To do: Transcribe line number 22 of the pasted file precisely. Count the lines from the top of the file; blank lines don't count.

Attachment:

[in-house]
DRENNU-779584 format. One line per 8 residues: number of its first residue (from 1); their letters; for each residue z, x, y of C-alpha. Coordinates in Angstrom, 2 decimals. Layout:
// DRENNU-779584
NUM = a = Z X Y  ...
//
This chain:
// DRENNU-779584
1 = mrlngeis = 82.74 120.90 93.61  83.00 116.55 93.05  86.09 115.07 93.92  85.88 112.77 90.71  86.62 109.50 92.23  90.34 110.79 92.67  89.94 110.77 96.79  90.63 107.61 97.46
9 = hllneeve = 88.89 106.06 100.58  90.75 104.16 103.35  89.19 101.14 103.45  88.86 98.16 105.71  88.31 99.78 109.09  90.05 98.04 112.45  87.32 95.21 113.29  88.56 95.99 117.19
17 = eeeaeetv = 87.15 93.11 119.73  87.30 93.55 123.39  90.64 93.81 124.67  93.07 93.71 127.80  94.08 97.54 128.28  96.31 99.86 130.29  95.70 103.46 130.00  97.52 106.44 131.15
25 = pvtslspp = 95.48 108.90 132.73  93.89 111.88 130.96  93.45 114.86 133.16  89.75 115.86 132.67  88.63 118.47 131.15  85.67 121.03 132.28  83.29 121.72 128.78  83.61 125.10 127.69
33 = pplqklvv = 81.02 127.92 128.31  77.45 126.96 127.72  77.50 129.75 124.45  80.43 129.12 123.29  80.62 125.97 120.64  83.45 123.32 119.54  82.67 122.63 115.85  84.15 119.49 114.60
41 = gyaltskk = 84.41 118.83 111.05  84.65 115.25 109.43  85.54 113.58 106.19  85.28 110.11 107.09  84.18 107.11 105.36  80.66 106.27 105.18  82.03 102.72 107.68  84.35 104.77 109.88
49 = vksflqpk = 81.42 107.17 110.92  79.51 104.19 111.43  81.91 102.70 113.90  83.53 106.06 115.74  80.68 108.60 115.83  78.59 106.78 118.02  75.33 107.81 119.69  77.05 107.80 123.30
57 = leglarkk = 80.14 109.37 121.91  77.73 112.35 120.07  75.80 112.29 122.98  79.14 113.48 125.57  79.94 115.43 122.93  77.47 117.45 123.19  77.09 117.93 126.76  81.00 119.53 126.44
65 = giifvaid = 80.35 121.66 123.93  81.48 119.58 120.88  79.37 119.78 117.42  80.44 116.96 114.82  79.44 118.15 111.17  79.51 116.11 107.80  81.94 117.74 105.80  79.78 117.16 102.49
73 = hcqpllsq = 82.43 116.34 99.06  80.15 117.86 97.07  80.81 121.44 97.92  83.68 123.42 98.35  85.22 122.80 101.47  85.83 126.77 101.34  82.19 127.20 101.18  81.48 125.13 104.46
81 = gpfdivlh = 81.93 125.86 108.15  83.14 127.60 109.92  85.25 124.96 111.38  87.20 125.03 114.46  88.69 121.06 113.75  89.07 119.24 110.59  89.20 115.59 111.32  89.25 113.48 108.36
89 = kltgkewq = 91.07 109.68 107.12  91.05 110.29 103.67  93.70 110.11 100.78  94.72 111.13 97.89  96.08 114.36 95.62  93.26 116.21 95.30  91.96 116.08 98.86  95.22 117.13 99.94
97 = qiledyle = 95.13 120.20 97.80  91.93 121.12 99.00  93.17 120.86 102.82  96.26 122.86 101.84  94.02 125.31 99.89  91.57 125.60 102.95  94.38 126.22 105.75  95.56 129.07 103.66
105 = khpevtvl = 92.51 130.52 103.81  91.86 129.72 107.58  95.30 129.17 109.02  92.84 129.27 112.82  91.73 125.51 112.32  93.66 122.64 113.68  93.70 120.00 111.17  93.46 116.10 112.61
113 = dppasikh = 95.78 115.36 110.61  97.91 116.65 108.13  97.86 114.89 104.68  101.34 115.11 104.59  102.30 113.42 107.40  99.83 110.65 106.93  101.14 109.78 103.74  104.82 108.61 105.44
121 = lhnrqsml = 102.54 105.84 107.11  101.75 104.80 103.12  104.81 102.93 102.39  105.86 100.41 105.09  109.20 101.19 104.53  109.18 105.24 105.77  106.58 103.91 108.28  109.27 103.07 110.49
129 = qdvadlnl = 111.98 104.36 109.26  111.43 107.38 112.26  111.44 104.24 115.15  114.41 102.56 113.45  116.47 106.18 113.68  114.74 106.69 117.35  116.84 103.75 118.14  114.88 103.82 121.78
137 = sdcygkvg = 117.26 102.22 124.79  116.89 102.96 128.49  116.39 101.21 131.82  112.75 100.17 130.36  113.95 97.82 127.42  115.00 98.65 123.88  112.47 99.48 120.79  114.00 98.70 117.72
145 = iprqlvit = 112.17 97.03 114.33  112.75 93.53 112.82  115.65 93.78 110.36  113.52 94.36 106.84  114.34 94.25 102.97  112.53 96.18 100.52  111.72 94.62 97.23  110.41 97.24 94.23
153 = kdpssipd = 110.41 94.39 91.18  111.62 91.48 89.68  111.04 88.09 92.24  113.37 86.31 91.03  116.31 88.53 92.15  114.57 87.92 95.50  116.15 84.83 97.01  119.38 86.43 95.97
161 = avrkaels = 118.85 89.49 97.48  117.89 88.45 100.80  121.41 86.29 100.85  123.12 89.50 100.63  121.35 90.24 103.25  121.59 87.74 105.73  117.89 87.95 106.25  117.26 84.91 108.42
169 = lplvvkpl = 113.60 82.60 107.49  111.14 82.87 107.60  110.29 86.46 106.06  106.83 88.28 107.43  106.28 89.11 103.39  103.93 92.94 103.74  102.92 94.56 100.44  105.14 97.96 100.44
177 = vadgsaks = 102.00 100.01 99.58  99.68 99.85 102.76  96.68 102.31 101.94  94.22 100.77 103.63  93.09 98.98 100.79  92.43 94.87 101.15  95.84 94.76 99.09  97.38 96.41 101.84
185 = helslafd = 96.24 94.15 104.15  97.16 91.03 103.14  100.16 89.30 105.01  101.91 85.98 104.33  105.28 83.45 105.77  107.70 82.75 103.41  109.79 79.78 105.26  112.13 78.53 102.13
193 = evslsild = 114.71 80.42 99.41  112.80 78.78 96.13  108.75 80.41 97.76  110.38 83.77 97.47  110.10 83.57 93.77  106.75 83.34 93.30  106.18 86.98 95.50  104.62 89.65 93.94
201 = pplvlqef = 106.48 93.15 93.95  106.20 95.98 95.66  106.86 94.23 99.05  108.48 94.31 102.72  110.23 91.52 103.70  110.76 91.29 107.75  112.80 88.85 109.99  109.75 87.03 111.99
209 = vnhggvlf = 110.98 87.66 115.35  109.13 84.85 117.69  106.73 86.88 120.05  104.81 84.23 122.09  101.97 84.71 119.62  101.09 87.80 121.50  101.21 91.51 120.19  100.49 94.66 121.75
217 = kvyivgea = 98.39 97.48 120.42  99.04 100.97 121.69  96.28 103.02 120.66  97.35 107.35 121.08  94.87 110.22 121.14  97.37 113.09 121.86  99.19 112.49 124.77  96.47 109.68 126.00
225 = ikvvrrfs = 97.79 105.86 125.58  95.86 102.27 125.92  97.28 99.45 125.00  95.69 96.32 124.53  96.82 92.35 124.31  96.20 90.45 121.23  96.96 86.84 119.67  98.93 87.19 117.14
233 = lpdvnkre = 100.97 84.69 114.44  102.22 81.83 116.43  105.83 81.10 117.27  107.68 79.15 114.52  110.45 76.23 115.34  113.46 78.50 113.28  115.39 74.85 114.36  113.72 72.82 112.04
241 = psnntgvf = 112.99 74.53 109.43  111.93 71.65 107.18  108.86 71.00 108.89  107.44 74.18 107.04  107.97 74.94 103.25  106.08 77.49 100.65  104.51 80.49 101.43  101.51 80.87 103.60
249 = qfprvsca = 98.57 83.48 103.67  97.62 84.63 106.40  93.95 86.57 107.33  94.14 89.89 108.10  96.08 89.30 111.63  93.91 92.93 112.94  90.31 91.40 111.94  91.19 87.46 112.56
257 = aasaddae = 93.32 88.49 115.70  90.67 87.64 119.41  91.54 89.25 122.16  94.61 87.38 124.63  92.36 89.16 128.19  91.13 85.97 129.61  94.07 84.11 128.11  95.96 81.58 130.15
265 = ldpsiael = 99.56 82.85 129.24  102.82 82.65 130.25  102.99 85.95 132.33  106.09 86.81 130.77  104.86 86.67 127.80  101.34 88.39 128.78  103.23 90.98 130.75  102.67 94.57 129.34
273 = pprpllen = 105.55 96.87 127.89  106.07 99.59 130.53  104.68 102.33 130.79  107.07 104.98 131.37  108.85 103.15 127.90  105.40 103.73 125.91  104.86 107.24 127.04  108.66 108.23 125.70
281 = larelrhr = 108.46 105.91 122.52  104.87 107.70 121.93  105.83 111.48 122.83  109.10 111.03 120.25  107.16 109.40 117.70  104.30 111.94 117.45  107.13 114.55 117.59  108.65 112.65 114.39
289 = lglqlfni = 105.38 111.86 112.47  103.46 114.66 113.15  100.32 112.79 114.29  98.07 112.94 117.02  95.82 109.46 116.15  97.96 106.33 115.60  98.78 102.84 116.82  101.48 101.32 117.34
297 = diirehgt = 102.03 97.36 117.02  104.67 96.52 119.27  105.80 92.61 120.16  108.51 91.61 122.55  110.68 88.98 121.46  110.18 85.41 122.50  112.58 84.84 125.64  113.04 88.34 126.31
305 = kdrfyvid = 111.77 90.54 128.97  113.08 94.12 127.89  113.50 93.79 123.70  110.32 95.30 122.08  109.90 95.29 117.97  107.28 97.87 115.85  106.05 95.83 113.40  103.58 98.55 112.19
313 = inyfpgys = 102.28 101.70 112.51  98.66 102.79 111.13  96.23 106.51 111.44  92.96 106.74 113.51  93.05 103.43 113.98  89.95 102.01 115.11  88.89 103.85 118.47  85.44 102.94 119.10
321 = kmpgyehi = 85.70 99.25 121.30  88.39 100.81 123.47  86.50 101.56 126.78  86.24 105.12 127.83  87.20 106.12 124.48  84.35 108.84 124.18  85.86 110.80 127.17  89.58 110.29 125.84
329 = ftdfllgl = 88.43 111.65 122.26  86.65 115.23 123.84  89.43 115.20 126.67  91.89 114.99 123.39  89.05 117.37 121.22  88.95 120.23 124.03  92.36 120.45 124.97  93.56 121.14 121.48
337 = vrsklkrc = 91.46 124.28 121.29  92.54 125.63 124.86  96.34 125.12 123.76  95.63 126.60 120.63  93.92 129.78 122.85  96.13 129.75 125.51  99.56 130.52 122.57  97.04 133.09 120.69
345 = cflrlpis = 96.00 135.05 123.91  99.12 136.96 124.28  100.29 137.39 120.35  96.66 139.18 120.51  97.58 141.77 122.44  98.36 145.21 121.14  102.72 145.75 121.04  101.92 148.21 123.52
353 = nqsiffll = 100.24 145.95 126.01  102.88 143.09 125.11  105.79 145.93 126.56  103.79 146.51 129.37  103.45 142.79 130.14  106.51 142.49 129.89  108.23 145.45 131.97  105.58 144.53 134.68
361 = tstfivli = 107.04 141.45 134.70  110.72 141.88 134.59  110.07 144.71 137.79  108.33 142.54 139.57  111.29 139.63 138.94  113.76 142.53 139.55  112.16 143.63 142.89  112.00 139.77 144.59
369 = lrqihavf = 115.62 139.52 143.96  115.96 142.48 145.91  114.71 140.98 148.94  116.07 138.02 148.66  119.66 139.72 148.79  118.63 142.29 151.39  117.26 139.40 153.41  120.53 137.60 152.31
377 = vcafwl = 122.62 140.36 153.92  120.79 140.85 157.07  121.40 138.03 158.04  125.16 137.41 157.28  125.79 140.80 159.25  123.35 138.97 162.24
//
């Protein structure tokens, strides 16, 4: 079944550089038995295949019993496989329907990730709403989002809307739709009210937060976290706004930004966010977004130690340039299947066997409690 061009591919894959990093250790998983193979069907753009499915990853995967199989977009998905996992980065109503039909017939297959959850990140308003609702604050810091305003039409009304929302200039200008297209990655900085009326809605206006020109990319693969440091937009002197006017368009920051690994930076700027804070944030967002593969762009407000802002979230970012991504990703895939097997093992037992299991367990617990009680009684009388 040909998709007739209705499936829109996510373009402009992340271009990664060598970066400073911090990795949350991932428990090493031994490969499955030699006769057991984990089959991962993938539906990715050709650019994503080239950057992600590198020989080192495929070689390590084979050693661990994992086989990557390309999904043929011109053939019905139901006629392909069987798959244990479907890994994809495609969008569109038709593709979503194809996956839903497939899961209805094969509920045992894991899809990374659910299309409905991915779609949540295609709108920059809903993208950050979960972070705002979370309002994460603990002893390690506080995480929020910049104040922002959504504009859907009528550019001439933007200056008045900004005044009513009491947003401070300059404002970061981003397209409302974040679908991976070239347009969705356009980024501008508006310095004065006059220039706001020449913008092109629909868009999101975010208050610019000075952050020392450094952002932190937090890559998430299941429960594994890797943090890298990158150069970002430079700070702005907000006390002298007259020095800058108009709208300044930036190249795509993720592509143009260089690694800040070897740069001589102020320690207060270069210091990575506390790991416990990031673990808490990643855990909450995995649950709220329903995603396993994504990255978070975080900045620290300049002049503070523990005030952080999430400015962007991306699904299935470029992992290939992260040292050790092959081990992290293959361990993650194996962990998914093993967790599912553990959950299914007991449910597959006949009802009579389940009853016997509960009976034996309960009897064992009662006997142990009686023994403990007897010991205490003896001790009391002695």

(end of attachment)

113 = dppasikh = 95.78 115.36 110.61  97.91 116.65 108.13  97.86 114.89 104.68  101.34 115.11 104.59  102.30 113.42 107.40  99.83 110.65 106.93  101.14 109.78 103.74  104.82 108.61 105.44